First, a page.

The South: Misool
Like many of our Mermaid II trips, we started in the south of Raja Ampat known as Misool. Here the iconic karst islands dot the liquid blue landscape and provide us with endless diving possibilities. In the three days we spent in Misool we witnessed oceanic and reef mantas going in for their morning cleaning sessions while grey reef sharks and shoals of fusilers darted about in the blue. The night dives here offered rare glimpses at the endemic Raja epaulette walking shark, which uses its fins to shuffle about the reef, rather than for swimming. The visibility was unusually good in the south and allowed the light to penetrate for many many meters, illuminating the brilliant colors of the soft coral and layers of sea fans where we found dozens of pigmy seahorses!
Heading north from Misool we stopped for a full day to explore the much smaller set of islands known as Penemu. This is the location of one of the famous viewpoints offering breathtaking views of the turquoise lagoons. More than that, the diving here is top notch. The sites around Penemu are characterized by expansive hard coral reefs and some very fishy dives. Large schools of barracudas hung on the fringes of the reef while guests went searching for the legendary wobbegong, which they found in abundance. In the shallows, we had an unusual encounter with one of the largest congregations of fusilers I’ve ever seen, and just beneath the surface. Schools of fusilers are a staple for any dive site in Raja, however to have so many in one small area is a bit unusual. I suspect they were there for mating, but whatever the reason, it was absolutely stunning to watch them as they formed rivers and mountains over the reeftops.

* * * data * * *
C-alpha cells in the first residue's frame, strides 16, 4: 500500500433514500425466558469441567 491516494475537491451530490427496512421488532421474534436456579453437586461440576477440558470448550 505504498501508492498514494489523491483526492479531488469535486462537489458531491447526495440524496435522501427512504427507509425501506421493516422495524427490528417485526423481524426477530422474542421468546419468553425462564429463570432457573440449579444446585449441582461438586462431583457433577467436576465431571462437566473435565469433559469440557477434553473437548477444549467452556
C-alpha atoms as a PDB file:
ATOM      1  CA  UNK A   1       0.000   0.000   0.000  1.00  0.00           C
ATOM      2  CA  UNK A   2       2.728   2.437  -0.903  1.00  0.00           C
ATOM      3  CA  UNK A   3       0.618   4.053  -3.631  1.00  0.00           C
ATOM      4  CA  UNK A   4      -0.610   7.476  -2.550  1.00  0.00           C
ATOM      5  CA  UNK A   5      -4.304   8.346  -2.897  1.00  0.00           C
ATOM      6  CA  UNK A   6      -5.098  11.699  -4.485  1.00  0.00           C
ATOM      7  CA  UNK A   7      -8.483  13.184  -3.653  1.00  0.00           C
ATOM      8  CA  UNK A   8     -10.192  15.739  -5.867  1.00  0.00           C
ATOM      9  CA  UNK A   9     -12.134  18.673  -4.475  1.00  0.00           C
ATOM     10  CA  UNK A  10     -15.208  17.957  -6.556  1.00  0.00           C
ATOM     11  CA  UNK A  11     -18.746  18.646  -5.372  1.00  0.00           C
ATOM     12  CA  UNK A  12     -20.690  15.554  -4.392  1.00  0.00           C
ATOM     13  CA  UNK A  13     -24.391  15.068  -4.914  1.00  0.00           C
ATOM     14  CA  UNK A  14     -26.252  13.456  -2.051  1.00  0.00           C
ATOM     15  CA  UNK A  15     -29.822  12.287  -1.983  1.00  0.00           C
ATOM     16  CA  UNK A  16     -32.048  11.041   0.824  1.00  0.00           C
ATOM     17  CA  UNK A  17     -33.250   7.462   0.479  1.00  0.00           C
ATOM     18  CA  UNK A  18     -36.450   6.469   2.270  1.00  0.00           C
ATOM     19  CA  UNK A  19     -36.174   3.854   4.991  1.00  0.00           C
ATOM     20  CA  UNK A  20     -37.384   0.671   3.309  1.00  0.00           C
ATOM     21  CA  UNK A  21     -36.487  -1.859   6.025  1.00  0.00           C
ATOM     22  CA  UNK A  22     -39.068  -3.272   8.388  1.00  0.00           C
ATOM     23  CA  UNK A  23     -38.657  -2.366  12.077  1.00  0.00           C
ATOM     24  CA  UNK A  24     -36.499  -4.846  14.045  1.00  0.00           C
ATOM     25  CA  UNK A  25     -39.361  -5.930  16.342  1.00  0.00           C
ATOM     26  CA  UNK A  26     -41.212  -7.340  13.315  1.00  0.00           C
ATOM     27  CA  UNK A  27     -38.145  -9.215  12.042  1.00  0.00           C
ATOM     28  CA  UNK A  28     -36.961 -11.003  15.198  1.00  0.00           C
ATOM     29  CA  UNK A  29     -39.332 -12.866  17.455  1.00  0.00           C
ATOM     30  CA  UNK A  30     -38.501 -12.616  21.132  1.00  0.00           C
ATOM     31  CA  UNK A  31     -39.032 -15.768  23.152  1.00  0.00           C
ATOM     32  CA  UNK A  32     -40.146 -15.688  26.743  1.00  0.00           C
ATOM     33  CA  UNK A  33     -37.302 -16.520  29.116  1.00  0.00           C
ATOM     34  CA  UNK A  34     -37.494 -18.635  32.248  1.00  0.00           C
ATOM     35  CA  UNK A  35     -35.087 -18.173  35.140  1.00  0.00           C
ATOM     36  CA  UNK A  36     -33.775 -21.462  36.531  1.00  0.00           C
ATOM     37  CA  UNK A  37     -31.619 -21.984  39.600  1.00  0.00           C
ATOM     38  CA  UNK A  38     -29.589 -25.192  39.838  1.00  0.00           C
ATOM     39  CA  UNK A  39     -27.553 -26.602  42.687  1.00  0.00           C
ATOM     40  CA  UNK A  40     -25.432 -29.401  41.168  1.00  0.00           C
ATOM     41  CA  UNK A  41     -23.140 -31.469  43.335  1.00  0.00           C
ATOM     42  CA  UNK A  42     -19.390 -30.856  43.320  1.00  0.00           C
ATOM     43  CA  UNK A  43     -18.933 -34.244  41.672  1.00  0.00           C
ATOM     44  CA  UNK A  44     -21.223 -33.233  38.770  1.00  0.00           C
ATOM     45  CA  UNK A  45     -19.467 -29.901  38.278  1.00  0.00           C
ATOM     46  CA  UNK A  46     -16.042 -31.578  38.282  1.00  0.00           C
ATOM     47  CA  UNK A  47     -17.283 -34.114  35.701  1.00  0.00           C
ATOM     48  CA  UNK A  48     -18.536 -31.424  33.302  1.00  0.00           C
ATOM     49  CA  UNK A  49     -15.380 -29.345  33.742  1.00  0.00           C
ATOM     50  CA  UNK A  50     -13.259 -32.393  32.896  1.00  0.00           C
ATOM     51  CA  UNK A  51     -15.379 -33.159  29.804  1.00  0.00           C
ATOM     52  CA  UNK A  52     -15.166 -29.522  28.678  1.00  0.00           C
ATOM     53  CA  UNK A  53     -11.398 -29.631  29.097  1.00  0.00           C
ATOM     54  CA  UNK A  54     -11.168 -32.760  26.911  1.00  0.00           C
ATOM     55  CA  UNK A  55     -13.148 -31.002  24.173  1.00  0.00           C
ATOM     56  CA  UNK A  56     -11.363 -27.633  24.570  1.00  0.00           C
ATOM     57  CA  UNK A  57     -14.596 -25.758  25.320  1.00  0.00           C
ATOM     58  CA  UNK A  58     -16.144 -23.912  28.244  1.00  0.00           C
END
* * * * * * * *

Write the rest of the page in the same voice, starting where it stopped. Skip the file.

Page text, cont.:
North: Kawe-Dampier Strait
We spent the rest of the trip in what most people refer to as the north, cruising around the islands of Kawe and then the famous Dampier Strait. Kawe was out of this world good with its vibrant reefs, clear water, and super fishy sites. It was also in Kawe were we had a rare encounter with a giant marbled ray which couldn’t care less about us as it slowly munched away on what I assume was a large crustacean. Moving into the Dampier Strait we took advantage of the diverse dive sites and plunged beneath jetties whose pilings are covered in giant soft coral colonies and also create a sort of artificial reef which bring in an abundance of marine life. We even did a night dive on one of the jetties as it is host to some wonderful critters like frogfish, bobtail squid, seahorses and so much more. We also did our regular dive through the mangroves which is a truly magical experience. The beginning of the mangrove dive was calm and relaxing as it normally is. Guests enjoyed being in the serene environment where the blue sky, dense mangrove canopy, and lush reefscape are all stitched together by the arching mangrove roots. The mellow mood of the dive was quickly shattered and everyone’s heart began pumping just a little bit faster when hundreds and hundreds of jack fish and emperor fish abruptly invaded the reef in a full on feeding frenzy as they hunted the schools of silversides.
March 20-28, 2018